It’s fairly safe to assume that C-O-N-T-I-N-U-A-T-I-O-N, Peter Liversidge’s exhibition at i8, will only be comprised of a portion of what the artist originally intended to showcase. This is due to the introduction of an unwilling collaborator, namely the postal service. In fact, according to the artist, he’s only had about 70% success rate on his postal pieces. Said postal pieces are a collection of objects Peter sends individually via post to their intended destination, and whilst a 70% success rate is quite miserable, it’s entirely likely that the Icelandic postal service will be even less enthusiastic about this collaboration. “Apparently, you can’t send objects longer than a metre to Iceland,” he remarks, “so when I found out I sent the gallery a metre ruler in preparation of the exhibition, and after a few weeks [i8 Gallery director] Börkur got a call from the post office asking him if he wanted them to send him this broken stick they had found in their depot.”
Poking fun at an archaic postal service’s incompetence is very far from being the sole focus of Peter’s work, as his studio in east London proves beyond a shadow of doubt. On display are artworks at various stages of progress that span an impressive array of mediums: collages, drawing, sculptures, found objects and so on. His studio has the same sense of randomness as a conversation with him does. Peter jets from topic to topic and his enthusiasm for whatever comes to his mind is infectious. He’s clearly a man of many ideas, which goes a long way to explaining his preferred method of working: Proposals.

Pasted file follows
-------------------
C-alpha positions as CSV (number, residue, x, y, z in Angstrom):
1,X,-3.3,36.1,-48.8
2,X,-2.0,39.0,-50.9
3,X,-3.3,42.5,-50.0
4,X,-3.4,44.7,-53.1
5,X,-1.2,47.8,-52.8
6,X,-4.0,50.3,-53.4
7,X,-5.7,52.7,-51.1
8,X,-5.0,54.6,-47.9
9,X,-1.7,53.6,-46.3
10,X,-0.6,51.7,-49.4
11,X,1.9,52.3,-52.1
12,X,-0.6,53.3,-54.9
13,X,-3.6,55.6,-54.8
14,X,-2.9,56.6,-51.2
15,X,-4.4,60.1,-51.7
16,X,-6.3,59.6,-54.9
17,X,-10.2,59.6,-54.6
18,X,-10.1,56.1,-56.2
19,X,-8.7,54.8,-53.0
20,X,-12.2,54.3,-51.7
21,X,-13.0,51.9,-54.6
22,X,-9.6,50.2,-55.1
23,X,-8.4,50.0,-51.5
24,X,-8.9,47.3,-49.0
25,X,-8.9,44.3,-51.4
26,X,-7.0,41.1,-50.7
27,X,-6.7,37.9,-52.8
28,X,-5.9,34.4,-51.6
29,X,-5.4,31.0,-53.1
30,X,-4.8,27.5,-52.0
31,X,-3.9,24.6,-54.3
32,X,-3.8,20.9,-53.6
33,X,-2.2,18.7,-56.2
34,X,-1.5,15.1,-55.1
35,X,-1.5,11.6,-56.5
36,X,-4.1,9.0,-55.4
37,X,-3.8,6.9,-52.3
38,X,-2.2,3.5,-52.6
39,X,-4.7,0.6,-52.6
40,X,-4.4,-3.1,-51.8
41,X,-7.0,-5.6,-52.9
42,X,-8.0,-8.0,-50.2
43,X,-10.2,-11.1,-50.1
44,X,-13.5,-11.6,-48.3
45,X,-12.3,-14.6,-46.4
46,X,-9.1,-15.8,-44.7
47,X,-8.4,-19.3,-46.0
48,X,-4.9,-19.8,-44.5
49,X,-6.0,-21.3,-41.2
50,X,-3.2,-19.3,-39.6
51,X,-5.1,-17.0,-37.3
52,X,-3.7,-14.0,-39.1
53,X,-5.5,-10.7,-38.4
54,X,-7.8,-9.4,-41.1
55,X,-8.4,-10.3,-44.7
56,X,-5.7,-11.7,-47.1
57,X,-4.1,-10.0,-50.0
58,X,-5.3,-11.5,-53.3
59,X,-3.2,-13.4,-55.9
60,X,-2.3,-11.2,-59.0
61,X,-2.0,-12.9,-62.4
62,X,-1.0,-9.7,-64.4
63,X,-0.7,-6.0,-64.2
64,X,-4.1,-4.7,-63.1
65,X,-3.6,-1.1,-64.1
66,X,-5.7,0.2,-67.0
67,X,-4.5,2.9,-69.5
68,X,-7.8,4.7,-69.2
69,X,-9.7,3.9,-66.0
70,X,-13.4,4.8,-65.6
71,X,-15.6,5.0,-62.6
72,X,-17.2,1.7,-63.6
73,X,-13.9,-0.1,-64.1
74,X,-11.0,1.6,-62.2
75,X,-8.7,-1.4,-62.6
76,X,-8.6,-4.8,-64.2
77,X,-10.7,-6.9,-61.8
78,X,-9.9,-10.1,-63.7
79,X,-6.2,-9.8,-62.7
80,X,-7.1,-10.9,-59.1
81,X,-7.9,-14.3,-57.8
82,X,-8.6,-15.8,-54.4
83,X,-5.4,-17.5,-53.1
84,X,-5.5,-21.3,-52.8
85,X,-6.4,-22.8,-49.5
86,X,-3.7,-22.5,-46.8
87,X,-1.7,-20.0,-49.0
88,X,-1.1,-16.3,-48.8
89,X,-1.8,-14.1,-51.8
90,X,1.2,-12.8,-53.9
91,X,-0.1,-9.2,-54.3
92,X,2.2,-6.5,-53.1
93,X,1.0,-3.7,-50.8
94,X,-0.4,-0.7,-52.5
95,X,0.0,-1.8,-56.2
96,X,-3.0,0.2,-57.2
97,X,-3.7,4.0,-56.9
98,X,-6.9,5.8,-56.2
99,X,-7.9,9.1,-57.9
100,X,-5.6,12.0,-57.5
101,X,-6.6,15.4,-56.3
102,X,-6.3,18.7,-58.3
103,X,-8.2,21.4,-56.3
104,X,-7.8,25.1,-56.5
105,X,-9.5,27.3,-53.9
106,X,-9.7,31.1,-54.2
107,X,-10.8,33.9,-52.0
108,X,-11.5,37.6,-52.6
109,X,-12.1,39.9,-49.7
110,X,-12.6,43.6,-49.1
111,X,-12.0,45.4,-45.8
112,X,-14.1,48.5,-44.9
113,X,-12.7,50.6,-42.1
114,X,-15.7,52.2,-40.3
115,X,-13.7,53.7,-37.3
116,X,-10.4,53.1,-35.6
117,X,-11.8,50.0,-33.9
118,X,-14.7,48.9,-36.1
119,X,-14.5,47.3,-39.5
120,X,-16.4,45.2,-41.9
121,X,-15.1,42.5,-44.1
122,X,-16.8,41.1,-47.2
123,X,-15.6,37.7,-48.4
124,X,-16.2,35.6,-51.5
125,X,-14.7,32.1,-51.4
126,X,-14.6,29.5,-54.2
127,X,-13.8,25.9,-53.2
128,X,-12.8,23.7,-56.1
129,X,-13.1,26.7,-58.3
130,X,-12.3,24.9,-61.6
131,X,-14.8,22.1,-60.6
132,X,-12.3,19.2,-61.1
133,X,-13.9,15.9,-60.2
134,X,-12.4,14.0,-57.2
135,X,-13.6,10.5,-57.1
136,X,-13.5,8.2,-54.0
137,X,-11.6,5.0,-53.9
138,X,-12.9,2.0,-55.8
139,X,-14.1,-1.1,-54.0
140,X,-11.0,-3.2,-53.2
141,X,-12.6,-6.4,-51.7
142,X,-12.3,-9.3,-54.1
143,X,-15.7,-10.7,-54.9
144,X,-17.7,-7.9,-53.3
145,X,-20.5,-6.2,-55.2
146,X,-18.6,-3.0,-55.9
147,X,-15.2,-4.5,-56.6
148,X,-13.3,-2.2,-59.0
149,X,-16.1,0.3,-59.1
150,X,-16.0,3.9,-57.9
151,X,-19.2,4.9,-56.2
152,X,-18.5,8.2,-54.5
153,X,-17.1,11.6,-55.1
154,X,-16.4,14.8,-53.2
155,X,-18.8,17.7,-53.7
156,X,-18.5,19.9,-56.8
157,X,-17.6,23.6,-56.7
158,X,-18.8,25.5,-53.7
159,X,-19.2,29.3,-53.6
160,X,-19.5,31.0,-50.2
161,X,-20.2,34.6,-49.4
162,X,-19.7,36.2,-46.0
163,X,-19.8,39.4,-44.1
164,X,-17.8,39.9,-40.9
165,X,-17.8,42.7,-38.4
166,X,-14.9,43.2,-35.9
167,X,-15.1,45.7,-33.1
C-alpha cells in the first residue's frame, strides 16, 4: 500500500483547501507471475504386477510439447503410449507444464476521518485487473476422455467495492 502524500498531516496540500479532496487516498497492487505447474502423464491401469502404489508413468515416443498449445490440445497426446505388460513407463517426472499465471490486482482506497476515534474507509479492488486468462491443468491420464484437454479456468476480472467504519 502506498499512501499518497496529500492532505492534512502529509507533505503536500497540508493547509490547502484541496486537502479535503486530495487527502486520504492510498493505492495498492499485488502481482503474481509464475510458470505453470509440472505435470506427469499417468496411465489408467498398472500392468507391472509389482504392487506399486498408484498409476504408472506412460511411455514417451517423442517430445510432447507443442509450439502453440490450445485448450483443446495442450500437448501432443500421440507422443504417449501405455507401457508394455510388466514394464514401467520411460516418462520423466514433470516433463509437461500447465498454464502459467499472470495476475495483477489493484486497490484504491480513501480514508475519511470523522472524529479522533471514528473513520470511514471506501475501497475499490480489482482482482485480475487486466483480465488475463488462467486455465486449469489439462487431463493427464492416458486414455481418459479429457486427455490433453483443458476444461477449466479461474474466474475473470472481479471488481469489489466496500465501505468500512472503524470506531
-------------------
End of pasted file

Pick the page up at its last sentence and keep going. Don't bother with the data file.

It was good fortune that forced Peter to showcase his first proposal in 1997. He had sold a piece that was headed for an exhibition in Dublin, “a rare occurrence in those days,” he says, and as he didn’t have anything to fill the original artwork’s place he typed up a proposal that read “I propose that I follow in the footsteps of my mother and train to become a midwife.” Thousands of proposals have followed and the only thing they all have in common is that they’re typewritten on A4 sheets of paper. They range from the ridiculous (“I propose to apply for every job advertised in Reykjavik in June, July and August 2014”) to the mundane (“I propose to fish Albert Dock”) and whilst majority of them will never be realised, due to restraints ranging from access to funds to physical impossibility, the ones that do eventually see the light of day carry no more weight in the artist’s mind than the ones that don’t. In fact, he claims that realisation is failure. “The idea of something is just more interesting, and even more complete than the realisation,” he explains, “you’re beset with problems and compromises through physical manifestation and the finished article will never be as pure as the idea.”
Over the course of our conversation Peter shows a knack for following a relatively high-brow statement with one in layman’s terms, so he continues, “it’s like when I saw [‘90s US indie band] Slint live for the first time, I knew their album ‘Spiderland’ better than any human being should ever know anything, so my experience never even stood the chance of matching my expectations.”